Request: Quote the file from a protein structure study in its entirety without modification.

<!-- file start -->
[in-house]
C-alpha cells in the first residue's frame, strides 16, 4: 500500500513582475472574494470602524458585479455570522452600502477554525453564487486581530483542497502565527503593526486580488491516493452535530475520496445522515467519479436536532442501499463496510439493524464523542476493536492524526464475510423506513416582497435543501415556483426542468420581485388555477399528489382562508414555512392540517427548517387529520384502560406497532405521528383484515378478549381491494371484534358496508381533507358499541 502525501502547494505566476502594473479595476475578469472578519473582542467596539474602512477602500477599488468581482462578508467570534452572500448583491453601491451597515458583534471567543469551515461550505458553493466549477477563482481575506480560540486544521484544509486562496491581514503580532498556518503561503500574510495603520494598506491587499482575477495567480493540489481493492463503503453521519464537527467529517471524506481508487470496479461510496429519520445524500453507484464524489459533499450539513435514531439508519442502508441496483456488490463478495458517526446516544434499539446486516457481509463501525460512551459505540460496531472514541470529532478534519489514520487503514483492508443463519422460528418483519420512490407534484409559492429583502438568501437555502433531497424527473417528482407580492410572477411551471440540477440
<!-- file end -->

[in-house]
C-alpha cells in the first residue's frame, strides 16, 4: 500500500513582475472574494470602524458585479455570522452600502477554525453564487486581530483542497502565527503593526486580488491516493452535530475520496445522515467519479436536532442501499463496510439493524464523542476493536492524526464475510423506513416582497435543501415556483426542468420581485388555477399528489382562508414555512392540517427548517387529520384502560406497532405521528383484515378478549381491494371484534358496508381533507358499541 502525501502547494505566476502594473479595476475578469472578519473582542467596539474602512477602500477599488468581482462578508467570534452572500448583491453601491451597515458583534471567543469551515461550505458553493466549477477563482481575506480560540486544521484544509486562496491581514503580532498556518503561503500574510495603520494598506491587499482575477495567480493540489481493492463503503453521519464537527467529517471524506481508487470496479461510496429519520445524500453507484464524489459533499450539513435514531439508519442502508441496483456488490463478495458517526446516544434499539446486516457481509463501525460512551459505540460496531472514541470529532478534519489514520487503514483492508443463519422460528418483519420512490407534484409559492429583502438568501437555502433531497424527473417528482407580492410572477411551471440540477440